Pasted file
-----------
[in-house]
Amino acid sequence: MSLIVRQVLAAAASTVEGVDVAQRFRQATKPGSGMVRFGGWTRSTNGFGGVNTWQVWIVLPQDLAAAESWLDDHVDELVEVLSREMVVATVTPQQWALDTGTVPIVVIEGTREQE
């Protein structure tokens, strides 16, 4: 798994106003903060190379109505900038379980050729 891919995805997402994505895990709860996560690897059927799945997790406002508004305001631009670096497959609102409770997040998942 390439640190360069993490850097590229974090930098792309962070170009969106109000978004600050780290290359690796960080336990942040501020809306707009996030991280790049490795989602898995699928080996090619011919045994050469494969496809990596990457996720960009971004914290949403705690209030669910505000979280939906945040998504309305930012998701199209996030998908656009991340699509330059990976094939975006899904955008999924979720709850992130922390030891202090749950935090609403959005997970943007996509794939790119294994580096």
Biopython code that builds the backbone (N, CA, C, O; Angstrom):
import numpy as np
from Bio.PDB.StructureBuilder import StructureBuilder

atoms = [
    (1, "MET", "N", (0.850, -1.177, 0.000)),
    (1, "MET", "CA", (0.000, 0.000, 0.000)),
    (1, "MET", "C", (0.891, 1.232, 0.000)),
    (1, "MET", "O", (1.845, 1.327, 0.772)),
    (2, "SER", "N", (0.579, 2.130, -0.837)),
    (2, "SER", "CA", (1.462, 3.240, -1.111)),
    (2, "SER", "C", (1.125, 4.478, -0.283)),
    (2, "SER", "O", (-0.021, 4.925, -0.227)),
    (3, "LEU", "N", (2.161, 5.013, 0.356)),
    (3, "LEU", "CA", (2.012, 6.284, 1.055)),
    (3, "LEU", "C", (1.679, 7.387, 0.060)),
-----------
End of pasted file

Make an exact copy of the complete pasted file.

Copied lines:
[in-house]
Amino acid sequence: MSLIVRQVLAAAASTVEGVDVAQRFRQATKPGSGMVRFGGWTRSTNGFGGVNTWQVWIVLPQDLAAAESWLDDHVDELVEVLSREMVVATVTPQQWALDTGTVPIVVIEGTREQE
């Protein structure tokens, strides 16, 4: 798994106003903060190379109505900038379980050729 891919995805997402994505895990709860996560690897059927799945997790406002508004305001631009670096497959609102409770997040998942 390439640190360069993490850097590229974090930098792309962070170009969106109000978004600050780290290359690796960080336990942040501020809306707009996030991280790049490795989602898995699928080996090619011919045994050469494969496809990596990457996720960009971004914290949403705690209030669910505000979280939906945040998504309305930012998701199209996030998908656009991340699509330059990976094939975006899904955008999924979720709850992130922390030891202090749950935090609403959005997970943007996509794939790119294994580096």
Biopython code that builds the backbone (N, CA, C, O; Angstrom):
import numpy as np
from Bio.PDB.StructureBuilder import StructureBuilder

atoms = [
    (1, "MET", "N", (0.850, -1.177, 0.000)),
    (1, "MET", "CA", (0.000, 0.000, 0.000)),
    (1, "MET", "C", (0.891, 1.232, 0.000)),
    (1, "MET", "O", (1.845, 1.327, 0.772)),
    (2, "SER", "N", (0.579, 2.130, -0.837)),
    (2, "SER", "CA", (1.462, 3.240, -1.111)),
    (2, "SER", "C", (1.125, 4.478, -0.283)),
    (2, "SER", "O", (-0.021, 4.925, -0.227)),
    (3, "LEU", "N", (2.161, 5.013, 0.356)),
    (3, "LEU", "CA", (2.012, 6.284, 1.055)),
    (3, "LEU", "C", (1.679, 7.387, 0.060)),